I started working in the restaurant business as a teenager in 1976. It’s my passion, for sure. In 1988, my business partner Mike and I opened the Deli Lane Café and Sunset Tavern, a side-by-side restaurant and sports bar in South Miami, FL, near the University of Miami. Thirty-two years on, we’re still going strong. Our restaurant prepares nearly 200,000 meals a year, which keeps me busy six days a week.
My days vary, but I am back and forth from the dining room to the kitchen all day long, running food in the prep room, working on the menu with my chef and doing the books—I am literally all over. Sunday brunch is our busiest day—1,000 to 1,200 customers—it can get crazy, so I am on the line cooking all day. I’m hands-on for sure.
Restaurant work requires long hours on your feet and lots of lifting and reaching. It’s hard on even the strongest backs. Unfortunately, I have had a very problematic back for most of my life. I was born with scoliosis and the base of my spine curves inward. When I was 14, I started having sciatic nerve pain.
As an adult, my scoliosis discomfort went from mild to much more severe. Nine years ago, I was diagnosed with osteoarthritis in a number of joints, with my back and right ankle being the worst; I also learned I have degenerative disc disease—I have four herniated discs. And no doubt, the two-car accidents that I had as a young man didn’t help either!
I couldn’t take ibuprofen ever since suffering a severe allergic reaction to it following rotator cuff surgery in 2004, so it was a real challenge finding something that gave me relief.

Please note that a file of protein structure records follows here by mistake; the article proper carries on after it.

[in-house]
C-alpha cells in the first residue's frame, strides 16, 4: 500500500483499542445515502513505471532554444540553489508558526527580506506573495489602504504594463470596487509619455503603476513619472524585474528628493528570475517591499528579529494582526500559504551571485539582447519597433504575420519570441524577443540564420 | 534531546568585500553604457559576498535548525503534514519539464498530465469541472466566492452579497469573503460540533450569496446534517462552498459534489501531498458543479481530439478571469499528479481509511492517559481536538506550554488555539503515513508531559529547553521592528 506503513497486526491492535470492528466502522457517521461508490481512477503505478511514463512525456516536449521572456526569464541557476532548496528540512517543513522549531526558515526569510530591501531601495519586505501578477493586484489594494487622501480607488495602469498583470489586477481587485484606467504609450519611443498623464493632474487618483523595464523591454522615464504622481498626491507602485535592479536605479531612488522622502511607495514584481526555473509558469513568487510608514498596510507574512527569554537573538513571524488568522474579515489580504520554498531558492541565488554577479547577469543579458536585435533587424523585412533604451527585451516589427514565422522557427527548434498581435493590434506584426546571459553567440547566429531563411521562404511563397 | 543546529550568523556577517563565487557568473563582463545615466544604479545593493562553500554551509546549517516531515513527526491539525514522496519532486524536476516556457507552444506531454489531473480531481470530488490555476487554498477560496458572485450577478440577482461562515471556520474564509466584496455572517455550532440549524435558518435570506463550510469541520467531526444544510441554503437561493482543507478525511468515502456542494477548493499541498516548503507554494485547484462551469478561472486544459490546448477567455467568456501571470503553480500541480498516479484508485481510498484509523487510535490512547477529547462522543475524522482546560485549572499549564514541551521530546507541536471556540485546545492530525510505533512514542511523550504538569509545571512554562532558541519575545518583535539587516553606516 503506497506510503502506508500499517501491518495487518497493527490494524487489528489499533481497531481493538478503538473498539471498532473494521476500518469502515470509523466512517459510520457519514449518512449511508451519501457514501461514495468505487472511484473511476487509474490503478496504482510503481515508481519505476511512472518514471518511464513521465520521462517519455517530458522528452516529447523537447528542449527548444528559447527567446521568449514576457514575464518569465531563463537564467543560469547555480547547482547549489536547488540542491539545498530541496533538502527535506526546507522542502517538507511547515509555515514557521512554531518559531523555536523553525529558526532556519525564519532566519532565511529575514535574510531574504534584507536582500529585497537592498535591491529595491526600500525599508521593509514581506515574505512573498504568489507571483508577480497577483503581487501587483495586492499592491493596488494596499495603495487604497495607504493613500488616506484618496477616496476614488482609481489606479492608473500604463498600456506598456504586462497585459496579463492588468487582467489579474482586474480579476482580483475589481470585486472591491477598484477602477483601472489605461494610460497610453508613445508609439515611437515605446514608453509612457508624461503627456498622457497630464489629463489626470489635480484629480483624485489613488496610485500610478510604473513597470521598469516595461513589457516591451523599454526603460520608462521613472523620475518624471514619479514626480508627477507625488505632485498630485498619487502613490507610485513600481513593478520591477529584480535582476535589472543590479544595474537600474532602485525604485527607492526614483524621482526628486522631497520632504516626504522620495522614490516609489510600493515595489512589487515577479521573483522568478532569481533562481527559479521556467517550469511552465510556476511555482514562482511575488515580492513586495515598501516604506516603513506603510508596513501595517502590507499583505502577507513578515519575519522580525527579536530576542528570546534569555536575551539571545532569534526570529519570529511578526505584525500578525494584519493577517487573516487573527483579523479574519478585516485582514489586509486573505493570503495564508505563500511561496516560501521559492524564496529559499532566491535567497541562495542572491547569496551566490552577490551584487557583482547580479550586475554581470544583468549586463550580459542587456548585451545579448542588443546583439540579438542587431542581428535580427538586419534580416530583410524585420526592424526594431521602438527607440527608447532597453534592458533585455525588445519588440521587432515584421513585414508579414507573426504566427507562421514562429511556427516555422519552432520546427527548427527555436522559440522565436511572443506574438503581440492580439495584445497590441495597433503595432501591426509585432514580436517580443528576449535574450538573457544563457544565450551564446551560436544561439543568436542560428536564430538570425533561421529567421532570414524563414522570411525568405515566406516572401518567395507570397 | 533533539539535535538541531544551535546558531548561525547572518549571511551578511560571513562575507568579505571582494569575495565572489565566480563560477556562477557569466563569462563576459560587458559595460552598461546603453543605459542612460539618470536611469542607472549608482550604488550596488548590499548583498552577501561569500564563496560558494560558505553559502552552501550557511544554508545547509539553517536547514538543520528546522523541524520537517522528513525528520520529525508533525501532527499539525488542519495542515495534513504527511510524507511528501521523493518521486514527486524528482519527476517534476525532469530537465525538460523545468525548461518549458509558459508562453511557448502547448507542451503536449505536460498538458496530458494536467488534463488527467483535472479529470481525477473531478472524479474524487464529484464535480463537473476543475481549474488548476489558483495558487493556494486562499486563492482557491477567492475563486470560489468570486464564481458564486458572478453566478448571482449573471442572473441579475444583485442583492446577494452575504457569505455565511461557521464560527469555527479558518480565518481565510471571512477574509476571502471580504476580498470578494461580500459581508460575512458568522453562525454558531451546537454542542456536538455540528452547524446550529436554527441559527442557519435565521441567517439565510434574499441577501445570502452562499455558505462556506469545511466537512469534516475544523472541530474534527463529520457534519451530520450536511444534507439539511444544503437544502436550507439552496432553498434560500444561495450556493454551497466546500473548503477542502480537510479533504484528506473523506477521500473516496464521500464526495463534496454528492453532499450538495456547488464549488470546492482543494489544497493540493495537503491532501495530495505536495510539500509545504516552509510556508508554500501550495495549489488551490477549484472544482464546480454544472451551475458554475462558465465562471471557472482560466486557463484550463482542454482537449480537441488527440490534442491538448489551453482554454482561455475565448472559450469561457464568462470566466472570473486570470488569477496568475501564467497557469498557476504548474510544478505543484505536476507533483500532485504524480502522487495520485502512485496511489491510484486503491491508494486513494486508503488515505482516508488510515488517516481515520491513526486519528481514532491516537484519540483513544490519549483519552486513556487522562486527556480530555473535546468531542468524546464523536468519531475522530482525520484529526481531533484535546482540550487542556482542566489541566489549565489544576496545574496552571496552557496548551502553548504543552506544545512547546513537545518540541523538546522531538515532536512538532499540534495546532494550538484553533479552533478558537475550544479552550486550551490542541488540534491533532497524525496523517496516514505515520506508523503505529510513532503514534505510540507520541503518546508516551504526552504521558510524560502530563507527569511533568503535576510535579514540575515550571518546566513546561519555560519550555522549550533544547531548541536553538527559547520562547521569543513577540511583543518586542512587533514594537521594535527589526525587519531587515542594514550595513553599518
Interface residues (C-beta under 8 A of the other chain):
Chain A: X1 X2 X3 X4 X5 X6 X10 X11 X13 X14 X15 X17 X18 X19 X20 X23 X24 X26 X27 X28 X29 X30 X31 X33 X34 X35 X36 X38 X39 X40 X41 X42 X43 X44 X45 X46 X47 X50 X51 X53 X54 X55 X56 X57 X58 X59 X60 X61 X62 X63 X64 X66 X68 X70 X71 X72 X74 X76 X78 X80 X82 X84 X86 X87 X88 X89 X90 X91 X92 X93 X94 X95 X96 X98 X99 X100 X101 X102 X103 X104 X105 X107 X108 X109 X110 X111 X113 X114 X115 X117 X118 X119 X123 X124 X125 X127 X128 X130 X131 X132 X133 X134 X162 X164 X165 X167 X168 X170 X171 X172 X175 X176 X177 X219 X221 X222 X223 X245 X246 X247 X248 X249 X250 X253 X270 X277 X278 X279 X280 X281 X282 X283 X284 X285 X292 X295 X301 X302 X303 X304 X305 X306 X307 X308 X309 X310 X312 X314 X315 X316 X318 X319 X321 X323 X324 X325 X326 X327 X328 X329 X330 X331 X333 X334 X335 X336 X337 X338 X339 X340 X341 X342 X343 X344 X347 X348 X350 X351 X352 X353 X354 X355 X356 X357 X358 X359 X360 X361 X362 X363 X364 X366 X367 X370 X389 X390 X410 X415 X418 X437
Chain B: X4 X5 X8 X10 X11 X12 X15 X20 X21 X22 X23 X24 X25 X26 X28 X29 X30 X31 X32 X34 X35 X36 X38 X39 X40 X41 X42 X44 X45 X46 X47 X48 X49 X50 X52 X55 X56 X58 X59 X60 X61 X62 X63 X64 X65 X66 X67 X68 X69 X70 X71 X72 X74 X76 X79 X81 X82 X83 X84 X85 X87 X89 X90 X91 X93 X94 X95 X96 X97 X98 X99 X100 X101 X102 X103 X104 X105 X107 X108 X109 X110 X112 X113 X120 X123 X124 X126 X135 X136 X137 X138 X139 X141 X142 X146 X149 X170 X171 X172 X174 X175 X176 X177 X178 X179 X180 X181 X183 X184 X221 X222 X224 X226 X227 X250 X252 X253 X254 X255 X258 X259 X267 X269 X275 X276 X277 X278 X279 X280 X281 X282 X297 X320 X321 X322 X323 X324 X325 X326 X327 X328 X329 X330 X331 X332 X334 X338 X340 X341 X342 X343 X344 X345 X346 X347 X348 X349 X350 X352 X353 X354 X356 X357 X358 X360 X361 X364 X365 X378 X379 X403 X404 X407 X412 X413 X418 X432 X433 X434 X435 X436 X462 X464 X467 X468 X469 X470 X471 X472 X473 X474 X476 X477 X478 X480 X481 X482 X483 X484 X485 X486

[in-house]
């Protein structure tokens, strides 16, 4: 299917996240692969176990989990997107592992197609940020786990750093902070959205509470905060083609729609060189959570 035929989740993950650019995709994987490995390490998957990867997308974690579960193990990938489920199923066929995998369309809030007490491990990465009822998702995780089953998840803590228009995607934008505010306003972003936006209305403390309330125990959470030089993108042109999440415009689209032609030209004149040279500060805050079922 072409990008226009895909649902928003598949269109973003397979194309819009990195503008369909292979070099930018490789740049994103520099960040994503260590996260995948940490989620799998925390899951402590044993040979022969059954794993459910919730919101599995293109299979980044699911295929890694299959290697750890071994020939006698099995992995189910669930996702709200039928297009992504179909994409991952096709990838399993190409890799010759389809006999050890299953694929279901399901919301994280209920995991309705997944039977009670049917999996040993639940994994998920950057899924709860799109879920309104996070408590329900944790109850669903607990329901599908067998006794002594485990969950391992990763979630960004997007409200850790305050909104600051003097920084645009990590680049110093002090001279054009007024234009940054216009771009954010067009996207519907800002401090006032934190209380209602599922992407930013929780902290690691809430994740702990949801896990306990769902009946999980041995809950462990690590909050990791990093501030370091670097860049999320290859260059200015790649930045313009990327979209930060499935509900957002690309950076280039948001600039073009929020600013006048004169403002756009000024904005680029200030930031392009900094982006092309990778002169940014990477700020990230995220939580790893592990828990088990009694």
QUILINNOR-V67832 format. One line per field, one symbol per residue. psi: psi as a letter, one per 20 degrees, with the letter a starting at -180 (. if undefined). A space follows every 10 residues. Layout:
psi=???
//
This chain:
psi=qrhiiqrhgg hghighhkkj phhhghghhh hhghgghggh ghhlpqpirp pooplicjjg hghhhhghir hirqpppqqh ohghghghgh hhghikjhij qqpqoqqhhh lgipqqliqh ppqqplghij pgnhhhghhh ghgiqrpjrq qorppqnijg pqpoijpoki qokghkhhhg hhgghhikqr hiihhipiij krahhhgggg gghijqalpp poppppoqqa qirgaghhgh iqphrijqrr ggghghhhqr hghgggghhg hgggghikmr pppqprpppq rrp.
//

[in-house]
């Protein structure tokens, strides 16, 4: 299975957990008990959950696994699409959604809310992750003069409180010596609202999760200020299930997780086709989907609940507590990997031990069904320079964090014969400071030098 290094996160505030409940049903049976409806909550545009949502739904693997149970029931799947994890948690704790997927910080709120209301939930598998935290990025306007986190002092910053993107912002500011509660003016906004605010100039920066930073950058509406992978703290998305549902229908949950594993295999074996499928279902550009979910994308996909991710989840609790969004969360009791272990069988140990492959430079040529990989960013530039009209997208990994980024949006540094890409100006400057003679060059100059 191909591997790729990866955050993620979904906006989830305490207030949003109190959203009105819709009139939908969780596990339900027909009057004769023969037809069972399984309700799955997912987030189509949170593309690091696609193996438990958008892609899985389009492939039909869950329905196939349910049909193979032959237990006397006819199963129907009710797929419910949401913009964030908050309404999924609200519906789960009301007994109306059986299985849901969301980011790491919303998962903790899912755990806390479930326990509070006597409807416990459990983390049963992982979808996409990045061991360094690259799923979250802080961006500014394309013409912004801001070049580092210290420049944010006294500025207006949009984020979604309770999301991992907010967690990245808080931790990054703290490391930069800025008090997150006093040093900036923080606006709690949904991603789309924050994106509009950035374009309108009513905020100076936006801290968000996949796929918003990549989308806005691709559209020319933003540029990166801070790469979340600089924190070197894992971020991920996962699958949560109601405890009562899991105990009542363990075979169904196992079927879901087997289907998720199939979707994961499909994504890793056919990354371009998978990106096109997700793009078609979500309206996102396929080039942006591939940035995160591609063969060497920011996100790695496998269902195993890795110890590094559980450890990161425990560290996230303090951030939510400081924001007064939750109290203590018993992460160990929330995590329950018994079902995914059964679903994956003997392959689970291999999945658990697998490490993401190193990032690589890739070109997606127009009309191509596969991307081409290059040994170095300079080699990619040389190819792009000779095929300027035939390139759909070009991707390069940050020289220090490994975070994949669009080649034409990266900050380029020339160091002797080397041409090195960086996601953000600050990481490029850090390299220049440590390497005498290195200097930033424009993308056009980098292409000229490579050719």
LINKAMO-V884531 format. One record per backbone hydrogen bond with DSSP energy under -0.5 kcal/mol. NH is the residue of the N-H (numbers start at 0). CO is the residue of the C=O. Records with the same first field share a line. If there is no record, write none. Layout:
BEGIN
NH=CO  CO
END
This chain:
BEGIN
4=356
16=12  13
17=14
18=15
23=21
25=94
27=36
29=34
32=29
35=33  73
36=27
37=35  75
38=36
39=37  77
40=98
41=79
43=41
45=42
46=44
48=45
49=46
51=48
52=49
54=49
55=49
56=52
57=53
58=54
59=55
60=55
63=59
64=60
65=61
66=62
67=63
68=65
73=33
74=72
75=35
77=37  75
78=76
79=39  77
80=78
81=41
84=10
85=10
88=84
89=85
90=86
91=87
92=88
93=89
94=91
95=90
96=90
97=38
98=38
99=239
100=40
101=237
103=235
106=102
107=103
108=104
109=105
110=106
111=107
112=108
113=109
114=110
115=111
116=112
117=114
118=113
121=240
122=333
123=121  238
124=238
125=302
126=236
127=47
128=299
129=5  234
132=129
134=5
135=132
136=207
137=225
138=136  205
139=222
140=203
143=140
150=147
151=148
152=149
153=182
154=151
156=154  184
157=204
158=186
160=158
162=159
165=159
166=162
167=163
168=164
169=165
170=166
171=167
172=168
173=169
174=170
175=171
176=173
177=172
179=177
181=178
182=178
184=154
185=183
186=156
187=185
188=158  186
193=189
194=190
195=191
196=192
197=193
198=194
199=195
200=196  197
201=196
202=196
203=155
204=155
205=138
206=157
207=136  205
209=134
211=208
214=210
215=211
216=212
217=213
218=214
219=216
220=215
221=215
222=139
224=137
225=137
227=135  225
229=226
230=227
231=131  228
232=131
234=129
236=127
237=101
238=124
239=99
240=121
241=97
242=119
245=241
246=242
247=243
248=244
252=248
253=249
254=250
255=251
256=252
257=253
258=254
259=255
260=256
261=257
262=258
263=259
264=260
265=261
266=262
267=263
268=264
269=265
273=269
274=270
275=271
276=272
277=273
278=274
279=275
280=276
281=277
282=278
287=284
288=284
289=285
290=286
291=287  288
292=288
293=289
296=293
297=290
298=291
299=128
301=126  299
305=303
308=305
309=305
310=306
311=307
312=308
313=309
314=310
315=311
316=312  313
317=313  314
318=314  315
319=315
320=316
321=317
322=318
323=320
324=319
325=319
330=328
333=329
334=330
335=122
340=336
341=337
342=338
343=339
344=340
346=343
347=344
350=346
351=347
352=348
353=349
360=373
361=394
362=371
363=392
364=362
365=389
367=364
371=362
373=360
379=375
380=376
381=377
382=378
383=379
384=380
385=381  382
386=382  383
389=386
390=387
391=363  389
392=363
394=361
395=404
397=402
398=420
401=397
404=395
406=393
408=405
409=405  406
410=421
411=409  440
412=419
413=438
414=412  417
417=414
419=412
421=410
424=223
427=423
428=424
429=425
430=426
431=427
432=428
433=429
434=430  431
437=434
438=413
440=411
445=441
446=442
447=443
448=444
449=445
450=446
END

In 2012, I was prescribed a mild narcotic, but I’d only use it on the absolutely excruciating days when my back flared up. I couldn’t be running around the restaurant all loopy, so I’d just take half the maximum dosage.
Then about five years ago, my back went from bad to worse. I had piercing lower-back pain with almost every step I took. My 12-hour workdays start at 5 am, and let me tell you, waking up to unrelenting pain is not a good way to start a productive day.
I’m naturally an upbeat person, but chronic pain wore me down minute by minute, step by step. Just lifting my legs to put on my pants or shoes was unbearable. Bending over to do anything caused me pain. I was getting more and more anxious about my pain as I became more desperate for relief.
Finally, in 2016, I went to a local spine center and the specialists there recommended I receive radiofrequency ablation (RFA) treatment. Basically, it’s an injection meant to interrupt the pain signal to your brain. My wife, Christie, is a nurse and she had a lot of trepidation about the whole process. It required anesthesia, injections into my joints, and it was not a permanent solution. But I was desperate, and the first round of treatment gave me a lot of hope.
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January - February 2020